TfL to enhance frequency on the Elizabeth line
Services on the Elizabeth line are set to be even more extensive and frequent than originally planned when the line becomes fully operational in December 2019, Transport for London (TfL) announced today.
Off-peak services between Paddington and Whitechapel will be increased from 16 trains as previously planned, to 20 trains per hour - a 25 per cent increase. An additional two trains per hour will run between Paddington and Shenfield and a further two trains per hour between Paddington and Abbey Wood will also be introduced in the off-peak.
Peak services to destinations west of Paddington will be boosted significantly, with services from Reading doubled from 2 trains per hour to 4 trains per hour, and services to Maidenhead increased from 4 trains per hour to 6 trains per hour.
The improved frequency of trains has been announced following collaboration with the DfT, Network Rail and the train operating companies on a final timetable for services.
Trains will now also call at Heathrow Terminal 5 - meaning all Heathrow Terminals will be served by the Elizabeth line. A total of six Elizabeth line trains per hour will serve Heathrow Terminals from December 2019. Four will go to Terminals 2, 3 and 4 and two will go to Terminals 2, 3 and 5. This will also increase services to Ealing Broadway, Southall and Hayes & Harlington.
These improvements will provide additional capacity and help ease pressure on other public transport services.
To enable the additional services, TfL will be increasing the number of trains that will operate on the Elizabeth line from 66 to 70 trains.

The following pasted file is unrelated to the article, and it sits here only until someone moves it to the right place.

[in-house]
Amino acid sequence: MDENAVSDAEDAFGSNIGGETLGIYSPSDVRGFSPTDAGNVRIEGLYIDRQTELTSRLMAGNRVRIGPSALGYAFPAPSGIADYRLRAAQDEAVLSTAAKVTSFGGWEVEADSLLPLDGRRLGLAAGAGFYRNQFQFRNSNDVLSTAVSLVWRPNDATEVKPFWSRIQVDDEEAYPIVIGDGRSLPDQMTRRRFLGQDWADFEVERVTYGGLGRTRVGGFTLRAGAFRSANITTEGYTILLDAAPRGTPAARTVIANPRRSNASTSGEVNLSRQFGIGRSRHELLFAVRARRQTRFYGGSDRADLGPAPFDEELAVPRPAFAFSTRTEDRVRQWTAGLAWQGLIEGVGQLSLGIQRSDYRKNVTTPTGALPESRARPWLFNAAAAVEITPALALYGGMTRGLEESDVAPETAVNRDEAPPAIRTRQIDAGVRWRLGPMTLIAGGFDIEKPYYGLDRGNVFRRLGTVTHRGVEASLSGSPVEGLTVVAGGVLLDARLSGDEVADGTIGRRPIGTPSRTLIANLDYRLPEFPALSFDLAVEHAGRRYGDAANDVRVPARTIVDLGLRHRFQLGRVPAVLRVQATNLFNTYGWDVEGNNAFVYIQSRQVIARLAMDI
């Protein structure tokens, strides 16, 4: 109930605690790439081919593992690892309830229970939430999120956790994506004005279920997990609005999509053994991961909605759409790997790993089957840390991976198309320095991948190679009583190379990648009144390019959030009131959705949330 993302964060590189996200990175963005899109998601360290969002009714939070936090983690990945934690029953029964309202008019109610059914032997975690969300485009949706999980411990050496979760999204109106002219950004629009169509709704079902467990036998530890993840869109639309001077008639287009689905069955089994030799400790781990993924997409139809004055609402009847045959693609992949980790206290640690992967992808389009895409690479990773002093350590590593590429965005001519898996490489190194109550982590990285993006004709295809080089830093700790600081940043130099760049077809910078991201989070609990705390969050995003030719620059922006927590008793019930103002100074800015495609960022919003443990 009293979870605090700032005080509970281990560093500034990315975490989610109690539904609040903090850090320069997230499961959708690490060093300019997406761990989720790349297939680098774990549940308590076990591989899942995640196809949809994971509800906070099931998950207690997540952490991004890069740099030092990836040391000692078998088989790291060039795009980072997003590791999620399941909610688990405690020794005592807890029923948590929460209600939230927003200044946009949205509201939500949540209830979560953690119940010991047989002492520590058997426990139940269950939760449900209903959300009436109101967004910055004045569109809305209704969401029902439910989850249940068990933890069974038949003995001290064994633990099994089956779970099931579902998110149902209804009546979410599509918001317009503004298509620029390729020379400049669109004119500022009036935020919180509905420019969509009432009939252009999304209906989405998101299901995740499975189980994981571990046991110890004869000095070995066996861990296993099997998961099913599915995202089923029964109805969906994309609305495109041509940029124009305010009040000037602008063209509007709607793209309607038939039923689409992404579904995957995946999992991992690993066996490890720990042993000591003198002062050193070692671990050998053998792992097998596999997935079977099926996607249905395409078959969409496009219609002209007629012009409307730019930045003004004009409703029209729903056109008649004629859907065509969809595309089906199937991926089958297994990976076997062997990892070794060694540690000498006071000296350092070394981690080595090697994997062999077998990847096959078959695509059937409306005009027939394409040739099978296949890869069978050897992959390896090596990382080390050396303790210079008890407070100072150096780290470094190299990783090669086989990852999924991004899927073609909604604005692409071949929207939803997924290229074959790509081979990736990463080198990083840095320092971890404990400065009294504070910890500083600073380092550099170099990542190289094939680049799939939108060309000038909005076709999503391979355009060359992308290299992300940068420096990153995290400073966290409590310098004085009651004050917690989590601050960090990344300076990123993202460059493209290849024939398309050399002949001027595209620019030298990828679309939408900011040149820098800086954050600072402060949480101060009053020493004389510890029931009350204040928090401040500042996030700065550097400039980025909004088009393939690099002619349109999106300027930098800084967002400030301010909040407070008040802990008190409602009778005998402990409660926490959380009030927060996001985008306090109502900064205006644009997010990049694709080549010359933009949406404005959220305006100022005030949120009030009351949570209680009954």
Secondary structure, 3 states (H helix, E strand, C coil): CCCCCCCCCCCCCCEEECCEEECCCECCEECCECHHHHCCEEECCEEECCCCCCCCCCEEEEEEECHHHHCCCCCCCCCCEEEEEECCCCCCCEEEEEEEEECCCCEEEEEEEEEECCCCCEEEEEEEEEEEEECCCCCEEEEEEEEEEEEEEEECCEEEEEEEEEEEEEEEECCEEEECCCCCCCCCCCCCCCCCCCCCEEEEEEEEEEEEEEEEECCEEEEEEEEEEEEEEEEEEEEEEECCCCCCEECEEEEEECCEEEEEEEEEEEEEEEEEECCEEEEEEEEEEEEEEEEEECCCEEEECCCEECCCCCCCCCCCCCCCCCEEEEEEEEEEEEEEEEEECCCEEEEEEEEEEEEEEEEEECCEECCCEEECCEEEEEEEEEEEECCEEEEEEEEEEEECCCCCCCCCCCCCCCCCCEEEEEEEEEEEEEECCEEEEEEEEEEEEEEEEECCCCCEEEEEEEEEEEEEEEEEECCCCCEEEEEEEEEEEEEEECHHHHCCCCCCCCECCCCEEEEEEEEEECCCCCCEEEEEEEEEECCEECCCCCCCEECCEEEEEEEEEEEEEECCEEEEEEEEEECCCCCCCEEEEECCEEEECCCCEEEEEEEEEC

The Mayor of London, Sadiq Khan, said: `The Elizabeth line will transform travel across London, with new state-of-the-art trains moving passengers quickly across key parts of London and the South East. I am delighted that we can today announce that Elizabeth line services will be more frequent than originally planned, making journeys even more convenient for people travelling in and out of London, and helping ease pressure on other parts of our busy transport network. With more regular services connecting central London with key locations like Heathrow Airport, the benefits will be felt directly by millions of commuters, tourists, and businesses every year.'
Transport Secretary Chris Grayling, said: `It's great news there will be more services on the Elizabeth line, meaning more passengers can travel with greater convenience across London and beyond on trains which are an example of British engineering at its best. The Elizabeth line will transform the way people travel across London and beyond, bringing better and faster journeys, while boosting jobs and driving economic growth.'